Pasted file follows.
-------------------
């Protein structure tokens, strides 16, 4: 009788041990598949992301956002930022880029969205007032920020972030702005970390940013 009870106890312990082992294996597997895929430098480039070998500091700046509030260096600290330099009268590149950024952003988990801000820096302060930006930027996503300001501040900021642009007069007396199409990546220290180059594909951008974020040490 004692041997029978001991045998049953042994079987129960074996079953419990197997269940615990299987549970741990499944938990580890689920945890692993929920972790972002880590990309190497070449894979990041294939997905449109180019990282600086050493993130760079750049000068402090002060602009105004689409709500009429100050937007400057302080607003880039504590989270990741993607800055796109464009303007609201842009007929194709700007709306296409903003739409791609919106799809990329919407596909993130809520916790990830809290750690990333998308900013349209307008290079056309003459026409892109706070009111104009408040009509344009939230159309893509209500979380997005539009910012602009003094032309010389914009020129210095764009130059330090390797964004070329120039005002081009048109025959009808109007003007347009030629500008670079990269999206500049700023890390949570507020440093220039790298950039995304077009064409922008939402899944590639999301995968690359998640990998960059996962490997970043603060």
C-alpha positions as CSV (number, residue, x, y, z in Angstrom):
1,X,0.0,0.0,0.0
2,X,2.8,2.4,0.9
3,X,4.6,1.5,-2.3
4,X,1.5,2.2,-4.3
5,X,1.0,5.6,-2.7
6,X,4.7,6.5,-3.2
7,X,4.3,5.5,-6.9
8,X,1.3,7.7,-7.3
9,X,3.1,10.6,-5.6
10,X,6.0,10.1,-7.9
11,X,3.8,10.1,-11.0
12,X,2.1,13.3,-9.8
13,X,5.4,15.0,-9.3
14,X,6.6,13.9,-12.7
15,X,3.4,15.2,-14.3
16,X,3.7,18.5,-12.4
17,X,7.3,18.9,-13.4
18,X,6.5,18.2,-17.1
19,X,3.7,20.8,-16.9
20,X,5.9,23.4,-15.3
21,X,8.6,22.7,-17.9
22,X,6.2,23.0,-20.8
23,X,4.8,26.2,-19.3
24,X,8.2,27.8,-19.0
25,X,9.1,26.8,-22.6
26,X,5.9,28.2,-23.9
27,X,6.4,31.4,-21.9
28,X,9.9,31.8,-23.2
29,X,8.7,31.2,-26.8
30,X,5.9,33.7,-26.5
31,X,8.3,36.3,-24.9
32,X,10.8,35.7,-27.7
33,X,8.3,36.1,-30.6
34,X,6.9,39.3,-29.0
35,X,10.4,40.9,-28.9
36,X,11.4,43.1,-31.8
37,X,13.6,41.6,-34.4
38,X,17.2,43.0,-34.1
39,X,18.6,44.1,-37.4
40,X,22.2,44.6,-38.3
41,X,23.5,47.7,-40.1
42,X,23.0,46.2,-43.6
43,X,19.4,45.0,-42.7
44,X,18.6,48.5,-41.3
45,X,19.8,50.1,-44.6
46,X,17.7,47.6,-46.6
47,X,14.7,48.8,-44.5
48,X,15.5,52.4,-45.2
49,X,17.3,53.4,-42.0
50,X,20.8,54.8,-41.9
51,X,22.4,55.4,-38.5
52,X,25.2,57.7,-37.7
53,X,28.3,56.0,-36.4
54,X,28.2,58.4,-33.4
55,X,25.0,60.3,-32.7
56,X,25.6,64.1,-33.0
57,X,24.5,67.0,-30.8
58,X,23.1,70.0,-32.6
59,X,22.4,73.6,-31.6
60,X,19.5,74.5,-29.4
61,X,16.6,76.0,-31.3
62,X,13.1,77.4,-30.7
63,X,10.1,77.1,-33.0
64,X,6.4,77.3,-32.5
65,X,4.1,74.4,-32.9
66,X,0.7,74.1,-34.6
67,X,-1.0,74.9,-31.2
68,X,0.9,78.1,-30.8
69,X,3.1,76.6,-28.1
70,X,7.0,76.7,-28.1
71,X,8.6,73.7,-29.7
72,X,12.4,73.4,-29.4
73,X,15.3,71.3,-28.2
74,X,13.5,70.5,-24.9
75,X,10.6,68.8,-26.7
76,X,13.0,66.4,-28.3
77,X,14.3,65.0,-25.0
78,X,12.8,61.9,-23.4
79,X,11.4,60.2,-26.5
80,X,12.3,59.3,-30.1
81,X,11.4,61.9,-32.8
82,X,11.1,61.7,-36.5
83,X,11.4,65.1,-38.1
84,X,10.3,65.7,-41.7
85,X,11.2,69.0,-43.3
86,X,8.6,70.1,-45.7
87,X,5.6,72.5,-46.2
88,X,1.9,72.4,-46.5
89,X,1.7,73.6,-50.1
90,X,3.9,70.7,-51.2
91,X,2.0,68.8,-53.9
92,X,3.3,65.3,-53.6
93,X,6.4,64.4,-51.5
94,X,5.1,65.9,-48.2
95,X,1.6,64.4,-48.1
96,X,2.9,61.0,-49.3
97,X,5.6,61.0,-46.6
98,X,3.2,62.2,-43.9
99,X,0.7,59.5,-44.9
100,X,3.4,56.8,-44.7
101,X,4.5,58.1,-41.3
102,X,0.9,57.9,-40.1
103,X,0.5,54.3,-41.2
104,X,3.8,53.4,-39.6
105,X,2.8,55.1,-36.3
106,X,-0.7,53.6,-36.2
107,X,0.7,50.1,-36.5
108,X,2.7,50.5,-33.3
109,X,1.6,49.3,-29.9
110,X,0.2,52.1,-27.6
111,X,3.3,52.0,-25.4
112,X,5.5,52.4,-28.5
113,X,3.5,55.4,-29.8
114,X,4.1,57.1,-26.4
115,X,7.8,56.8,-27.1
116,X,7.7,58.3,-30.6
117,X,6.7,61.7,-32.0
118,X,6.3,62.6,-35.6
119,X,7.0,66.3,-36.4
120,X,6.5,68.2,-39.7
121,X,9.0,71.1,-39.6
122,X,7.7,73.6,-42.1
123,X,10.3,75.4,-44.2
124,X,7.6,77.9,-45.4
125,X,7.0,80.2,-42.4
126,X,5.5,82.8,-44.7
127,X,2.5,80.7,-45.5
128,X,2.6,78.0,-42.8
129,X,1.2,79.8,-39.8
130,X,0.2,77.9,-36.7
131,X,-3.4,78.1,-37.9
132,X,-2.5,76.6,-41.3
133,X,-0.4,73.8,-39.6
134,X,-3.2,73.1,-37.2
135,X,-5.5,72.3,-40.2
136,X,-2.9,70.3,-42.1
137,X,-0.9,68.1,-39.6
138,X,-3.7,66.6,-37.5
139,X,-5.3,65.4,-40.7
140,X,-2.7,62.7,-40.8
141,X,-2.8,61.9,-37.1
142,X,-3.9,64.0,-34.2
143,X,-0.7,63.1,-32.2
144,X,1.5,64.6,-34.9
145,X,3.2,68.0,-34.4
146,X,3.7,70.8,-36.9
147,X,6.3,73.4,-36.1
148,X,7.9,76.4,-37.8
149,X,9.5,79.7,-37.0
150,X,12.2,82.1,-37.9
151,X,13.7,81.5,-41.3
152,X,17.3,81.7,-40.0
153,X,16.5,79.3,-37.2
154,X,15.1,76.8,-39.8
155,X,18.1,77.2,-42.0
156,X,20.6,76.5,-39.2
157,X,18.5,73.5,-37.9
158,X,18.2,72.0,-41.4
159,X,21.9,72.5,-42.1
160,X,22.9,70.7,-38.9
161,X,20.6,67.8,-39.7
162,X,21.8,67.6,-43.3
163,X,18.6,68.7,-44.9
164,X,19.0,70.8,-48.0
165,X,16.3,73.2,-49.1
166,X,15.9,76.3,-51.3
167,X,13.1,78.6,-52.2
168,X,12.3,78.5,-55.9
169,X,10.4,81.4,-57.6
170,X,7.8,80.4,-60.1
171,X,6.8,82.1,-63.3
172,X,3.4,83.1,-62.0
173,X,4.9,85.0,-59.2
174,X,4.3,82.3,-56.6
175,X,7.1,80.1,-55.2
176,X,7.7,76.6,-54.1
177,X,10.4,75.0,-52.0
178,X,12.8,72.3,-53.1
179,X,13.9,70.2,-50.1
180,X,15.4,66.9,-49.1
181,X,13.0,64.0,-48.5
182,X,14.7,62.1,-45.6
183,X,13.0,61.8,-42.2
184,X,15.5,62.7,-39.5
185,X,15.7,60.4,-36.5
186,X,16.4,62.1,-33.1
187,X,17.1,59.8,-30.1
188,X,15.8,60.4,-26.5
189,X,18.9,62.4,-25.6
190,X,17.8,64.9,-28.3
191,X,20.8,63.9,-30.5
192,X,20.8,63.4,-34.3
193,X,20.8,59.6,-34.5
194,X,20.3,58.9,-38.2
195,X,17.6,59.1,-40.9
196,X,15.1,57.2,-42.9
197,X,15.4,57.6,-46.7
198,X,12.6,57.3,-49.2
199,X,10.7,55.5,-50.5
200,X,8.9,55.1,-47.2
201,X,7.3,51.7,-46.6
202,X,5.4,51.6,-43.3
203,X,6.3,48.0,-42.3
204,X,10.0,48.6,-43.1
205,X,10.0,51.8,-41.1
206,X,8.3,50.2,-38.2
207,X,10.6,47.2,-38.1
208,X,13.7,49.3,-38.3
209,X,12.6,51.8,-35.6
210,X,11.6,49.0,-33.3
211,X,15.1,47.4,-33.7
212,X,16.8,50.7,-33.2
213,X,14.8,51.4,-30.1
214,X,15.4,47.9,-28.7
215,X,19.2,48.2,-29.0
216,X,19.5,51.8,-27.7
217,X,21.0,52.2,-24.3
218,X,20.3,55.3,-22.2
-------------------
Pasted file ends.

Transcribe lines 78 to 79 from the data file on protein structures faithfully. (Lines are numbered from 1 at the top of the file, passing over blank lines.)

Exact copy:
76,X,13.0,66.4,-28.3
77,X,14.3,65.0,-25.0